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%{lecture number}{lecture date}{Ronitt Rubinfeld}{Your name}
\lecture{07: Learning Halfspaces}{February 27, 2008}{Ronitt Rubinfeld}{Ning Xie}
\section{Review of Last Lecture}
Last time we said that a function
$f:\{-1,1\}^{n} \to \mathbb{R}$ has $\alpha(\epsilon, n)$-Fourier
concentration if $$\sum_{S\subseteq[n], |S|>\alpha(\epsilon,n)}\hat{f}(S)^{2}\leq \epsilon$$ for all
$0 < \epsilon < 1$. For functions that have $d=\alpha(\epsilon,n)$-Fourier concentration, we showed
the \emph{Low Degree Algorithm} for learning such functions: estimate all the low-degree Fourier coefficients (that is, $\hat{f}(S)$ for all $|S|\leq d$) and output the sign of the estimated low-degree polynomial (output hypothesis $\mathrm{sign}(\sum_{S:|S|\leq d}C_{S}\chi_{S}(x))$, where $C_S$ is the estimated Fourier coefficients). Today we are going to see further applications of the Low Degree Algorithm in learning theory.
\section{Noise Sensitivity}
\begin{definition}[Linear Threshold Function]
A Boolean function $h(x)$ is called a Halfspace Function (or Linear Threshold Function) if
$h$ can be written as $h(x)=\mathrm{sign}(\sum_{i=1}^{n}w_{i}x_{i}-\theta)$, where
$w_{i}$ are real numbers called weights and $\mathrm{sign}(x)$ is $1$ if $x\geq 0$ and $-1$ otherwise.
\end{definition}
We are going to see an algorithm that learns halfspaces (under the uniform distribution) with sample complexity
$n^{O(1/\epsilon^{2})}$. There are other learning algorithms with better sample complexity.
The advantage of the algorithm we study is that it can be easily generalized to learn any function that depends
on a constant number of halfspaces. The main tool we are going to use is the Low Degree Algorithm but
combined with a key new idea: noise sensitivity.
\begin{definition}[Noise Operator]
For any $0 < \epsilon < 1/2$, define the noise operator $N_{\e}:\bq \to \bq$ such that
each bit of $N_{\e}(x)$ is obtained by randomly flipping each bit of $x$ independently with probability
$\e$. That is, independently for each $1\leq i \leq n$, $\Pr[N_{\e}(x)_{i}=-x_{i}]=\e$.
\end{definition}
\begin{definition}[Noise Sensitivity]
For any Boolean function $f$, define its noise sensitivity, denoted by $\NS_{\e}(f)$, to be
\[
\NS_{\e}(f)=\Pr_{x, {\rm random\ noise}}[f(x) \neq f(N_{\e}(x))]
\]
\end{definition}
Note that the notion of noise operator is similar to the $\delta$-biased distribution we saw in
H{\r{a}}stad's test. One may think H{\r{a}}stad's dictator testing algorithm tests both
linearity and noise sensitivity at the same time. An easy fact is, if $x$ is uniform over $\bq$ then
so is $N_{\e}(x)$.
We next see the noise sensitivities of some functions.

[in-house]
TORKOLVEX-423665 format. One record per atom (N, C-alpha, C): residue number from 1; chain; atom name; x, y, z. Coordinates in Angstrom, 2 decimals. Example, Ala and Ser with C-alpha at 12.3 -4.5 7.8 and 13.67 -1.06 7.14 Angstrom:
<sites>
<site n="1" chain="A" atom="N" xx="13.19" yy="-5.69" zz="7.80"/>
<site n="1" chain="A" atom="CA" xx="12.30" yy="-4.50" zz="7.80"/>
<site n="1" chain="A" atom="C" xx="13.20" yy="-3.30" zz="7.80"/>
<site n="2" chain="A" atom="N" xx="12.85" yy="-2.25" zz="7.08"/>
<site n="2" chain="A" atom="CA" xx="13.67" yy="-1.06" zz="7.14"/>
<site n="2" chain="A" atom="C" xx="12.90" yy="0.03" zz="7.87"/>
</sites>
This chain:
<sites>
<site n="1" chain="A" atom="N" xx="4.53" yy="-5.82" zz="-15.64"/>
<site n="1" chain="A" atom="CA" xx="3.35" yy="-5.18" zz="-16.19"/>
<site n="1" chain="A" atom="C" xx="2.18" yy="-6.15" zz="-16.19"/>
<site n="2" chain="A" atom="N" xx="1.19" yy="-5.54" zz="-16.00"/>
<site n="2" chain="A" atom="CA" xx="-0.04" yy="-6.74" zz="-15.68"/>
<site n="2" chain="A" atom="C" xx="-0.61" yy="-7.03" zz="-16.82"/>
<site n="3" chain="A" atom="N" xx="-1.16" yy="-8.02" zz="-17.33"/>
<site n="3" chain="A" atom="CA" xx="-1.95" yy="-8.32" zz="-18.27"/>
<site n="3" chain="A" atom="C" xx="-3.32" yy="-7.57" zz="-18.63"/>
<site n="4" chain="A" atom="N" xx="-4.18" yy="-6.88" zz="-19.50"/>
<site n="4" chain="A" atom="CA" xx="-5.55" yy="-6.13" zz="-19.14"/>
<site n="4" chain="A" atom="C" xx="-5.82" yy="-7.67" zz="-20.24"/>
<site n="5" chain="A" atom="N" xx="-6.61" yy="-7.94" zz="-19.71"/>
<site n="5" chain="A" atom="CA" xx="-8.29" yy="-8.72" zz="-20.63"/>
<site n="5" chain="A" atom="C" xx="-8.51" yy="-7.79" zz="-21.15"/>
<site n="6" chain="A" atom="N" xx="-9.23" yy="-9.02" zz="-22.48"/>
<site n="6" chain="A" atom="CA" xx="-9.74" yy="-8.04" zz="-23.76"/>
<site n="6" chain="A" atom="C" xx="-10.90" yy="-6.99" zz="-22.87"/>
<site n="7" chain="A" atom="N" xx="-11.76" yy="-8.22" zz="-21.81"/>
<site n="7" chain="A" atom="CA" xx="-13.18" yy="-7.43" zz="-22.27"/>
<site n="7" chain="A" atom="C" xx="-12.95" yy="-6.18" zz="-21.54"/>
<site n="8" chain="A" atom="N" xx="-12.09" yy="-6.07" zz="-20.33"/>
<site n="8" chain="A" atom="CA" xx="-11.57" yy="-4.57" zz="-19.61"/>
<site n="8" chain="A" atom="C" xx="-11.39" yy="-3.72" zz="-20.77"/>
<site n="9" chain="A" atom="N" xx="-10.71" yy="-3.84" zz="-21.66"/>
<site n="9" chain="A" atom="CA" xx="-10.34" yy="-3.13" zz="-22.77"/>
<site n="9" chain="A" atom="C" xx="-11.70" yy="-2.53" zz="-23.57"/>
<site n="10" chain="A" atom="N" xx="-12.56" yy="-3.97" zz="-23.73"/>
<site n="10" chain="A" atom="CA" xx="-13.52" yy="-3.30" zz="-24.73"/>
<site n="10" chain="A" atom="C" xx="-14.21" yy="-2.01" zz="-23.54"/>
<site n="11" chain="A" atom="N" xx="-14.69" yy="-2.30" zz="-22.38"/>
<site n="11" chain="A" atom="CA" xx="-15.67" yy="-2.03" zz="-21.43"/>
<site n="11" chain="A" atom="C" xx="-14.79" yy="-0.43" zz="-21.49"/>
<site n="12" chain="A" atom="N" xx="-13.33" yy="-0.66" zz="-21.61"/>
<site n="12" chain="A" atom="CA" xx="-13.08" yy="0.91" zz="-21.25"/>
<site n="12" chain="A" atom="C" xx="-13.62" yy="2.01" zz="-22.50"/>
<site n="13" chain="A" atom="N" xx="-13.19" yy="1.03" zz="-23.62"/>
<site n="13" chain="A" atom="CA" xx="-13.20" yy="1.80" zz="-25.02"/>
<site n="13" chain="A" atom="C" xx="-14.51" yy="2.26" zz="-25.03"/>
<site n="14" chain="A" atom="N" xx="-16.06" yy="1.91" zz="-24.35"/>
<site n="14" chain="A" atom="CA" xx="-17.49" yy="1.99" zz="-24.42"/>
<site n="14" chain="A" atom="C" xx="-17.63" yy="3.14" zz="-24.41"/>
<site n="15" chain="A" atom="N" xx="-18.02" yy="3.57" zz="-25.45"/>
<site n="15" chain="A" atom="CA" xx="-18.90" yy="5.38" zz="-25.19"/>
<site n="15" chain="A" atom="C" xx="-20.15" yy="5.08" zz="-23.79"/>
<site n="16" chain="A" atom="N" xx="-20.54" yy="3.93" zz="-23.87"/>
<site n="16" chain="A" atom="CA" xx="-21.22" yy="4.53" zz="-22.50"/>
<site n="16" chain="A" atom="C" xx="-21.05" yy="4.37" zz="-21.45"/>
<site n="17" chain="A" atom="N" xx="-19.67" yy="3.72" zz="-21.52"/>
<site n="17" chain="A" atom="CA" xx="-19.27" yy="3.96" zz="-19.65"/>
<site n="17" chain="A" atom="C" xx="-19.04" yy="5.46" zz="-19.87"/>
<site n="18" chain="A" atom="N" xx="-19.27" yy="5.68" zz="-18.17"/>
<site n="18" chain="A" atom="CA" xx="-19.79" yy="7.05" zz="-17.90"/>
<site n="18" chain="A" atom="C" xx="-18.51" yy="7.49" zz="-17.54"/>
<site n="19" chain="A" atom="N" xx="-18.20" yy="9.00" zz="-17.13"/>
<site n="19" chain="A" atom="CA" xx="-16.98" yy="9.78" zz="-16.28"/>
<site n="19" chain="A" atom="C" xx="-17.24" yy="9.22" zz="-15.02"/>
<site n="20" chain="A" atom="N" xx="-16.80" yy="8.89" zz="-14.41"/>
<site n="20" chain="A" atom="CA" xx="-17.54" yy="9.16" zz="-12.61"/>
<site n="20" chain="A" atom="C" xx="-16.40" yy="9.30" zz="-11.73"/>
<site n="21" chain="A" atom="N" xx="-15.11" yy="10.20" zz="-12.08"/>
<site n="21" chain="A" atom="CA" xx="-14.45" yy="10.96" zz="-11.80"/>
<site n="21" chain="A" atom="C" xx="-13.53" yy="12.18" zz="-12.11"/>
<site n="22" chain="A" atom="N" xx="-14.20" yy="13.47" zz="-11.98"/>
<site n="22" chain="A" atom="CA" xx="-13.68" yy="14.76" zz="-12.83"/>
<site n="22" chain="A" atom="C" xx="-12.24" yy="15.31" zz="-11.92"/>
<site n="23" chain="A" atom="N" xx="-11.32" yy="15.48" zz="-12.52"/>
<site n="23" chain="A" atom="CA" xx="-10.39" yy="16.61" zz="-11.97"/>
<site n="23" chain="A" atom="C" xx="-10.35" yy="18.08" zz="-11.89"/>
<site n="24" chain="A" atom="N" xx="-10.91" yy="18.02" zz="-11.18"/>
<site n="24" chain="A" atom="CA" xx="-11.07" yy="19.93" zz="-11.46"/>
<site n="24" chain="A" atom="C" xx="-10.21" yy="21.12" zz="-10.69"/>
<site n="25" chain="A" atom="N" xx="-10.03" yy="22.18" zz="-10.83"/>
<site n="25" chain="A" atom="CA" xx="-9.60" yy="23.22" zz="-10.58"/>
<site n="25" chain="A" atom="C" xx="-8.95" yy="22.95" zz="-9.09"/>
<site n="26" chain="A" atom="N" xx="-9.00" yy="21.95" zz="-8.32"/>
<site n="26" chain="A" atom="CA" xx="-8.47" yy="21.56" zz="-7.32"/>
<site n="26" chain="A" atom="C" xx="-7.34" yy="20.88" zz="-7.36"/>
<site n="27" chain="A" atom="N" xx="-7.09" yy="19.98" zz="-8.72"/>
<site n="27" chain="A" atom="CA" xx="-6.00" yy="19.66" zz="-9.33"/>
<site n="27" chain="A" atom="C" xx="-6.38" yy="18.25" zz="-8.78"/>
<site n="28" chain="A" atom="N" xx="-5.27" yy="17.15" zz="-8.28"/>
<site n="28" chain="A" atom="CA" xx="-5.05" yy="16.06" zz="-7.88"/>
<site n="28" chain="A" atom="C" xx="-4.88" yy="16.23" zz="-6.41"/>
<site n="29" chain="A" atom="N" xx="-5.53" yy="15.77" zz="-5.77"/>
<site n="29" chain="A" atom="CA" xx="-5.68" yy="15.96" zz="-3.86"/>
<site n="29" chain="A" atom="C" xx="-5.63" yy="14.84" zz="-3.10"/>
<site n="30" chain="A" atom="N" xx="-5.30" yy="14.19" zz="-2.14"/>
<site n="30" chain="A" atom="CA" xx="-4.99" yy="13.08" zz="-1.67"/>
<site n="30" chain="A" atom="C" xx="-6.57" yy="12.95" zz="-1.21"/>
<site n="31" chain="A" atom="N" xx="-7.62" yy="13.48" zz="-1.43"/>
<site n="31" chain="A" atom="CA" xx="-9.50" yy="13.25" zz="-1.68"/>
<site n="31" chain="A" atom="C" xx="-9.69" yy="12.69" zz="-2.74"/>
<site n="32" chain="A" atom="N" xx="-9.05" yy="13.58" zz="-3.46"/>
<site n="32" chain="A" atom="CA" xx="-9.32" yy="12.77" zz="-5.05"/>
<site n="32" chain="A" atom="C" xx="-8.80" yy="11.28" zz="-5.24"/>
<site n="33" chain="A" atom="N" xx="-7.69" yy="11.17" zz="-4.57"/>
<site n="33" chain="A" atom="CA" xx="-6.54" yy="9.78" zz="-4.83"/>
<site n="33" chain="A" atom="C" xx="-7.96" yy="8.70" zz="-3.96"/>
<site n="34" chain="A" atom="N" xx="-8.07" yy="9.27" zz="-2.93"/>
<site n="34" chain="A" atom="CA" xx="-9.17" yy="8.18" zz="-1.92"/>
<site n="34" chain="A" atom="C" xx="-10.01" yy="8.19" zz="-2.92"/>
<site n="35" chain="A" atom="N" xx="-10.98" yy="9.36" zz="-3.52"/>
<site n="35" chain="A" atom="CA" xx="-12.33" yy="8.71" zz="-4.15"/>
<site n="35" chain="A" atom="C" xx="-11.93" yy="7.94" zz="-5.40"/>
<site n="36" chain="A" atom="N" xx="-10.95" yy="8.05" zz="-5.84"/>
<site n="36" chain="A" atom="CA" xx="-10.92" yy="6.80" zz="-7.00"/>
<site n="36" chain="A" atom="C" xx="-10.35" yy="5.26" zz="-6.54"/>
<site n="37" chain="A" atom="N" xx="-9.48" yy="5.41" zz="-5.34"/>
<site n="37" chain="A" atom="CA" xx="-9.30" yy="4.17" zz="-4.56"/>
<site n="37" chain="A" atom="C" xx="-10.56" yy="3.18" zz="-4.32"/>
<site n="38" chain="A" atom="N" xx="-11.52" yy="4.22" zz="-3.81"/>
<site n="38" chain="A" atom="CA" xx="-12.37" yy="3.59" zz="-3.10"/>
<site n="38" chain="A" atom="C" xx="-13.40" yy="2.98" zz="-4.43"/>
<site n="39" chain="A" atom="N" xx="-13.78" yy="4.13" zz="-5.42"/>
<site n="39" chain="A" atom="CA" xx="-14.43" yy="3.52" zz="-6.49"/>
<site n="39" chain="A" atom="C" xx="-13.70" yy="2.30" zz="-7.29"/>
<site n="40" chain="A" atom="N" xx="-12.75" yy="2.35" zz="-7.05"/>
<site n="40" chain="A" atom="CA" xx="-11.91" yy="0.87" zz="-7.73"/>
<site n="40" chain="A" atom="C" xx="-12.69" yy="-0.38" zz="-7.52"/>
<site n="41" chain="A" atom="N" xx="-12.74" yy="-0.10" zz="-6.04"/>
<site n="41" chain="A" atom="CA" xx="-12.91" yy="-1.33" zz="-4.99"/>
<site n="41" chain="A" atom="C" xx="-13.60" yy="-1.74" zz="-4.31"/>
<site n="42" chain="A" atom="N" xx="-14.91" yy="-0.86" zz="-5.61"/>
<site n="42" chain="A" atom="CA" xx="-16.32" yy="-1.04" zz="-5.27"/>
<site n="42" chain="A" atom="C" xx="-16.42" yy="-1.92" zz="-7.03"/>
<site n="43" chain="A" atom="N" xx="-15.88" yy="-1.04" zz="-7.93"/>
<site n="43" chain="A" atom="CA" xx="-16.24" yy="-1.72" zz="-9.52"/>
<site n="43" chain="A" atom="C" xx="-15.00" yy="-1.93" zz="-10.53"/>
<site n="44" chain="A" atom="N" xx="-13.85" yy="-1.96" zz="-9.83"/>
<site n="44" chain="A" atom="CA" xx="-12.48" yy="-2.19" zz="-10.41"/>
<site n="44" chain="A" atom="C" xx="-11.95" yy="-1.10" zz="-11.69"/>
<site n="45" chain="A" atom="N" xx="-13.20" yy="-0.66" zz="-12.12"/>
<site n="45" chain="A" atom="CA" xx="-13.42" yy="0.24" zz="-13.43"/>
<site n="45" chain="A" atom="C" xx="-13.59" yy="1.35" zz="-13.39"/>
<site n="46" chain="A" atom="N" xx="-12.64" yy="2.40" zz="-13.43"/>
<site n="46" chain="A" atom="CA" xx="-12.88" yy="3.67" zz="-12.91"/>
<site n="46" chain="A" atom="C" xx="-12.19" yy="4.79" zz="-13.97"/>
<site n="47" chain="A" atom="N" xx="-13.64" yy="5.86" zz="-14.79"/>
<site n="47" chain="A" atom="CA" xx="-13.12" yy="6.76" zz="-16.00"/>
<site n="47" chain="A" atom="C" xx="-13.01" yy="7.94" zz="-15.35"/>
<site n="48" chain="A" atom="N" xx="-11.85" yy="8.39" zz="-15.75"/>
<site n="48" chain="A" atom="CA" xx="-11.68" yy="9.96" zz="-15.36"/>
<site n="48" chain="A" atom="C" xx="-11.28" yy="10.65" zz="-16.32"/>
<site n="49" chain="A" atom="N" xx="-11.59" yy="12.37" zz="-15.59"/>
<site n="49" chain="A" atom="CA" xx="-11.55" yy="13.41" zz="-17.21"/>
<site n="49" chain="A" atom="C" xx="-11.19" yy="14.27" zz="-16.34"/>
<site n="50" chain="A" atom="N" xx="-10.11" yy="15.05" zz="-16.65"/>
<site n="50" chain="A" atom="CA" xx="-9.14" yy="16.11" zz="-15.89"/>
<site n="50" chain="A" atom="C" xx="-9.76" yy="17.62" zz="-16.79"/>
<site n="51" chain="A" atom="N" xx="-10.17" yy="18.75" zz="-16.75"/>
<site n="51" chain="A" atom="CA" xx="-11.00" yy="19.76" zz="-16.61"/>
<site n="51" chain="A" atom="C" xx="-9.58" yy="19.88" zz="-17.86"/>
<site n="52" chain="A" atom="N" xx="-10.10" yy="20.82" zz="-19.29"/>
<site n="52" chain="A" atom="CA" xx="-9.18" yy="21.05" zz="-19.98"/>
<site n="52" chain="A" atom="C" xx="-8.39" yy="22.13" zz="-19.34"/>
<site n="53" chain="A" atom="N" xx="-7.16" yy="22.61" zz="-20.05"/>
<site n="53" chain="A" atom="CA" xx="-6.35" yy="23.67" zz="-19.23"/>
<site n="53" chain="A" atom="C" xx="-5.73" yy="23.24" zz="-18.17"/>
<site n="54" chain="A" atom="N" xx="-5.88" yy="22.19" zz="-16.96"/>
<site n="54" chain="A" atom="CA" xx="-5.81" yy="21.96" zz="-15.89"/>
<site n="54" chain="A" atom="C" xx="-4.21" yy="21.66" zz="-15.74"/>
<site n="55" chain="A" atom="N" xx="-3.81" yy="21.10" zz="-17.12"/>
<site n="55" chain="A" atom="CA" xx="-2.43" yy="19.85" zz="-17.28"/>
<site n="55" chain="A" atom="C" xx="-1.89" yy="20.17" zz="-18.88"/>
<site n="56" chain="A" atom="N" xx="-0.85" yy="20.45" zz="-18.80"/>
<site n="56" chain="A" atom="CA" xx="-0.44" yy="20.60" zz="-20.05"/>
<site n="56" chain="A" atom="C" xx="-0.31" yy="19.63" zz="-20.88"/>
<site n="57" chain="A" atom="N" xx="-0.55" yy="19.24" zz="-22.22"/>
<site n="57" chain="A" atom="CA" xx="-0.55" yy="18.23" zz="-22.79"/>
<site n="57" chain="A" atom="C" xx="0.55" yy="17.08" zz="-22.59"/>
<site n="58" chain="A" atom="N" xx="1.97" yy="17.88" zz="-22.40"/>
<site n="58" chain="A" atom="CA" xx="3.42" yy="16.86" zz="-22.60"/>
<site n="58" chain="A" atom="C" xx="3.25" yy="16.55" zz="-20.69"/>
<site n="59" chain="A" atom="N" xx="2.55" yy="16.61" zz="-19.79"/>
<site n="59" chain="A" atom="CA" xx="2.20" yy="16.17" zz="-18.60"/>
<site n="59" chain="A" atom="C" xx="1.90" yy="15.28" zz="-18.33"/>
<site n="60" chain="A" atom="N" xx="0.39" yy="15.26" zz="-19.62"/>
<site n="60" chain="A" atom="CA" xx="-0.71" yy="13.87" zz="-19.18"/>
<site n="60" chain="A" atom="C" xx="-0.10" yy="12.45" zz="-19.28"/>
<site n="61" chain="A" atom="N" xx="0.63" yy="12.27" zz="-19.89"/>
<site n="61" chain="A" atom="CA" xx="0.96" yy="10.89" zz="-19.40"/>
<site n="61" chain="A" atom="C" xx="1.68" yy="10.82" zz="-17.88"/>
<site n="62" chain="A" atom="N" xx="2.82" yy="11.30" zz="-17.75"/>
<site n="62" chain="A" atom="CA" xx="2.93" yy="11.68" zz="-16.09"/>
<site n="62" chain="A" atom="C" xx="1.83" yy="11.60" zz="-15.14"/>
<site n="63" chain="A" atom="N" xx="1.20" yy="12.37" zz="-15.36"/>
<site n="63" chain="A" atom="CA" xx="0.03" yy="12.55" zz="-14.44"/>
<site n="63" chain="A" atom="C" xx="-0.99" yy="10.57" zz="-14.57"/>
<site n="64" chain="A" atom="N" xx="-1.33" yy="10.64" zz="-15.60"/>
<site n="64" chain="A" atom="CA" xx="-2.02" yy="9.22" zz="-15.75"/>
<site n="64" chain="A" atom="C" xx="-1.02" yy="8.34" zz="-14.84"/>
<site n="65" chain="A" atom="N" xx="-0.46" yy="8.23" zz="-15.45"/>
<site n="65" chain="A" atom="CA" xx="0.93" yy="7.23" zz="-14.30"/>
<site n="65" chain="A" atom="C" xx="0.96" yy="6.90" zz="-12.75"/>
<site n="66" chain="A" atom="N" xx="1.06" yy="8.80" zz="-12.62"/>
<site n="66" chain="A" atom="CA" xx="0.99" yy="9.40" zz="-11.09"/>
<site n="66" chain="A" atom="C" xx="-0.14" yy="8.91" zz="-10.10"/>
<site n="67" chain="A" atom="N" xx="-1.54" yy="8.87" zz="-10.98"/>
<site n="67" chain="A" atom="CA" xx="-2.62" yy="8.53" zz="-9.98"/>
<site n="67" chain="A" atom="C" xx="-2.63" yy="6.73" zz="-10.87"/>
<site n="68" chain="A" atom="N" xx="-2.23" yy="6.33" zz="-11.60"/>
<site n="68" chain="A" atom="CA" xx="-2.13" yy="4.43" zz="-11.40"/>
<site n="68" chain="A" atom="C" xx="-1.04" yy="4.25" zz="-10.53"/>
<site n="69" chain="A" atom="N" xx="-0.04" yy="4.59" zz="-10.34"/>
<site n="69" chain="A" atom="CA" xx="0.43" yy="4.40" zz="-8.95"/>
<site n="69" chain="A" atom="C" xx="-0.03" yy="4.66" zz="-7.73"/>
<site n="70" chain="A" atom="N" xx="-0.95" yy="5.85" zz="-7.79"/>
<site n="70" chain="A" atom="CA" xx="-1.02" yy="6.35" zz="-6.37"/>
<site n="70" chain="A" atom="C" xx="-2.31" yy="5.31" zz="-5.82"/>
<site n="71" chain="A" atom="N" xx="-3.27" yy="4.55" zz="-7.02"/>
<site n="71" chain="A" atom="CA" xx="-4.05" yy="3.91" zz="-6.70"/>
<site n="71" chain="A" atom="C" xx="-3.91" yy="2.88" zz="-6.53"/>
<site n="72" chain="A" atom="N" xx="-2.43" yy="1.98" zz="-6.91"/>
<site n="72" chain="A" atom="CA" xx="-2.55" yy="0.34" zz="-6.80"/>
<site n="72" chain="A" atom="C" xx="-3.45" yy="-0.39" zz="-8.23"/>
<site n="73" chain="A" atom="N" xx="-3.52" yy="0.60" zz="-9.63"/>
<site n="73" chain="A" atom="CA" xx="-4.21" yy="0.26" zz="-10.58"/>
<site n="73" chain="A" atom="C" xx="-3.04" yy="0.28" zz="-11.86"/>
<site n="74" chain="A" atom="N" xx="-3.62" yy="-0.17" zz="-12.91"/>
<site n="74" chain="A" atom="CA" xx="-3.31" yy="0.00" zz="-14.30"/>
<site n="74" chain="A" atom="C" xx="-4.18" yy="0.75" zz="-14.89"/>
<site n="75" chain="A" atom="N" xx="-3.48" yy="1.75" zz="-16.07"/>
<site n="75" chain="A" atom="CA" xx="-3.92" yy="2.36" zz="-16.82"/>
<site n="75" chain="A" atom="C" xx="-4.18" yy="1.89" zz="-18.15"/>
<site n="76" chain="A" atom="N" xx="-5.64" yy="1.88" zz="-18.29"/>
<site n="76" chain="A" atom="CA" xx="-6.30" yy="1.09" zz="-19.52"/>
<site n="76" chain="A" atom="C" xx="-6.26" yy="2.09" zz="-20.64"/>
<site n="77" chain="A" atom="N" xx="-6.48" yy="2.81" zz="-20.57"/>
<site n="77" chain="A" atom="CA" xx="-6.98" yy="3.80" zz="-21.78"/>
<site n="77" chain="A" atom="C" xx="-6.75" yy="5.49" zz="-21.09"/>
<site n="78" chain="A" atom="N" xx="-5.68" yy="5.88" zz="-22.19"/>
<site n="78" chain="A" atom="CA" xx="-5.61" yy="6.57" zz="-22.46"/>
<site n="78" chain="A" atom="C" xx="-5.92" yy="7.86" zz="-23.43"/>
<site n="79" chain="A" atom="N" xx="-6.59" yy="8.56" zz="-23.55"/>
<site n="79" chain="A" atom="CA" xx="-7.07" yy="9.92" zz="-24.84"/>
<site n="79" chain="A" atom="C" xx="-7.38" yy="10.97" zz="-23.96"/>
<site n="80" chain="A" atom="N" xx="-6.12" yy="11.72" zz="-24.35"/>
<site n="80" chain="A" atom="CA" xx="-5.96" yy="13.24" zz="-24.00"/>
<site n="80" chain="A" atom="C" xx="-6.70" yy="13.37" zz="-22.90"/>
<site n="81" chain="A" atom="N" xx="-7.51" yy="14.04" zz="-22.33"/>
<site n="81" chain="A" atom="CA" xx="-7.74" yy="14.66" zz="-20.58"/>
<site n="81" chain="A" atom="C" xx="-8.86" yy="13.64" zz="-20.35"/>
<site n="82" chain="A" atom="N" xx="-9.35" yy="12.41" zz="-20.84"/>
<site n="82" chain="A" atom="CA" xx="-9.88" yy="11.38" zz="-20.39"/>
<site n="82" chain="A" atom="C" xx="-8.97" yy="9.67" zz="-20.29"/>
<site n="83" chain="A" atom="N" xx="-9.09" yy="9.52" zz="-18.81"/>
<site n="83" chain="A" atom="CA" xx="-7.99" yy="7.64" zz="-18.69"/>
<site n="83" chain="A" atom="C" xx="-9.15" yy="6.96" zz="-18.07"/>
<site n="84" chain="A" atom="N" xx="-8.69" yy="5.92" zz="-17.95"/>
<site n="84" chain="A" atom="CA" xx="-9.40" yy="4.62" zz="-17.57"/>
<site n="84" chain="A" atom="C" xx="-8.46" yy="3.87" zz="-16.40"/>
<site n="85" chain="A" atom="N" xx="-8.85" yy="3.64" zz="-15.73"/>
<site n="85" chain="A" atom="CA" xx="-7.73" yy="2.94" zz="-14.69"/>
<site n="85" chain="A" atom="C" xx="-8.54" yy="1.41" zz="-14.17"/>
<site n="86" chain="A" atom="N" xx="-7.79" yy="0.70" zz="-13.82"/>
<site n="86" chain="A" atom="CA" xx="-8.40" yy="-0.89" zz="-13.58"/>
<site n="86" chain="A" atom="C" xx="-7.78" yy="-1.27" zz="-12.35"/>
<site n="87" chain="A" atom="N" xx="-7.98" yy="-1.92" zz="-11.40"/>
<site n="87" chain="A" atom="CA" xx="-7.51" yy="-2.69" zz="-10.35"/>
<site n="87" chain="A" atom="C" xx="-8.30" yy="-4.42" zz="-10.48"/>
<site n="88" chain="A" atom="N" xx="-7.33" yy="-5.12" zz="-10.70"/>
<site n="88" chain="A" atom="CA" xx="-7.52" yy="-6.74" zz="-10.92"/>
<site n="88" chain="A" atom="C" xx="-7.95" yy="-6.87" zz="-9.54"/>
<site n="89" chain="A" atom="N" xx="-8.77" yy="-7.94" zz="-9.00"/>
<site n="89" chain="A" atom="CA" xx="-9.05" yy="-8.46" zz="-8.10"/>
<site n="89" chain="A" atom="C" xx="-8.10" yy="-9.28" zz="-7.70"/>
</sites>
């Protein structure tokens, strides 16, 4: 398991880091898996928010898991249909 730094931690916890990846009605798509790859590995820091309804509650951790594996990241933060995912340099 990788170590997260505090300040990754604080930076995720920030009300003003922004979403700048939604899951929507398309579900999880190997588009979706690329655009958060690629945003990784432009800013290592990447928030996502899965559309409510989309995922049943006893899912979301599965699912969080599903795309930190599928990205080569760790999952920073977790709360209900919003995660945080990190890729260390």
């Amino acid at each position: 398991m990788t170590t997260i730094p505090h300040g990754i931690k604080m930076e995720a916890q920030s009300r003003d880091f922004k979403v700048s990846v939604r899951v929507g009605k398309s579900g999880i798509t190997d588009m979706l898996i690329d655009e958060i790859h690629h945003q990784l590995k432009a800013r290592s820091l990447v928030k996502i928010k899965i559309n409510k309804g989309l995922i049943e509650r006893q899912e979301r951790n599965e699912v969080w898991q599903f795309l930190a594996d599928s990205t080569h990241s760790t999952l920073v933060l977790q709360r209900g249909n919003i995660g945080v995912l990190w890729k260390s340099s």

\begin{fact}[Dictator Function]
If $f(x)=x_{i}$, then $\NS_{\e}(f)=\e$.
\end{fact}
\begin{fact}[AND Function]
If $f(x)=x_{1}\bigwedge \cdots \bigwedge x_{k}$, then $\NS_{\e}(f)=\frac{1}{2^{k-1}}(1-(1-\e)^{k})$. This is because
\begin{align*}
\NS_{\e}(f)&=\Pr[f(x)=-1 \mbox{ and } f(N_{\e}(x))=1] + \Pr[f(x)=1 \mbox{ and } f(N_{\e}(x))=-1]\\
&=2\Pr[f(x)=1 \mbox{ and } f(N_{\e}(x))=-1]\\
&=2\frac{1}{2^{k}}(1-(1-\e)^{k}).
\end{align*}
Note that for $k \ll \frac{1}{\e}$, $\NS_{\e}(f) \approx \frac{k\e}{2^{k-1}}$. If
$k\gg \frac{1}{\e}$, then $\NS_{\e}(f) \approx \frac{1-e^{-k\e}}{2^{k-1}}$.
\end{fact}
\begin{fact}[Majority Function]
If $f(x)=\mathrm{MAJ}(x_{1}, \ldots, x_{n})=\mathrm{sign}(x_{1}+\cdots+x_{n})$, then
$\NS_{\e}(f)=O(\sqrt{\e})$.
\end{fact}
\begin{proof-sketch}
Here we only give a rough outline of the proof. One may think of computing the majority of $x$ as a random walk
on the real line. The random walk starts from origin and at step $i$ it flips a fair coin to determine the value of
of $x_{i}$ and moves left or right accordingly. After $n$ steps, it stops and outputs $1$ if it ends at
some position $z\geq 0$ and outputs $-1$ otherwise. A well-known fact is that the expected distance from the origin
after $n$ unbiased coin-flips is $\Theta(\sqrt{n})$. In fact, if $c$ is a sufficiently small constant, then
the probability that the random walk ends at distance from origin $\geq c\sqrt{n}$ is pretty high.
One way of seeing this fact is to consider the weight distribution of vectors in the Boolean cube.
Although $\sum_{i}x_{i}=0$ is the most likely configuration,
but there are only $\Theta(\frac{2^{n}}{\sqrt{n}})$ vectors at this point.
In fact, almost all vectors are distributed between $\sum_{i}x_{i}=-\sqrt{n}$ and $\sum_{i}x_{i}=\sqrt{n}$.
Now we consider $N_{\e}(x)$ as a second random walk starting from the endpoint of the previous walk
(that is, starts from $\sum_{i}x_{i}$). This time there are only $\e n$ coin-flips and each coin-flip outputs
$1$ and $-1$ equally likely. Note that since we are ``correcting" the previous noiseless random walk, so
the step size of the second walk is $2$ and consequently the expected displacement is $2\sqrt{\e n}$.
Suppose the first random walk ends at $c\sqrt{n}$ for some small constant $c$. Then by Markov inequality,
\begin{align*}
&\quad \Pr[\text{2nd walk leaves us on the other side of origin}] \\
&\leq \Pr[\text{the displacement of the second walk is larger than $c\sqrt{n}$}] \\
&\leq \frac{2\sqrt{\e n}}{c\sqrt{n}}=O(\sqrt{\e}).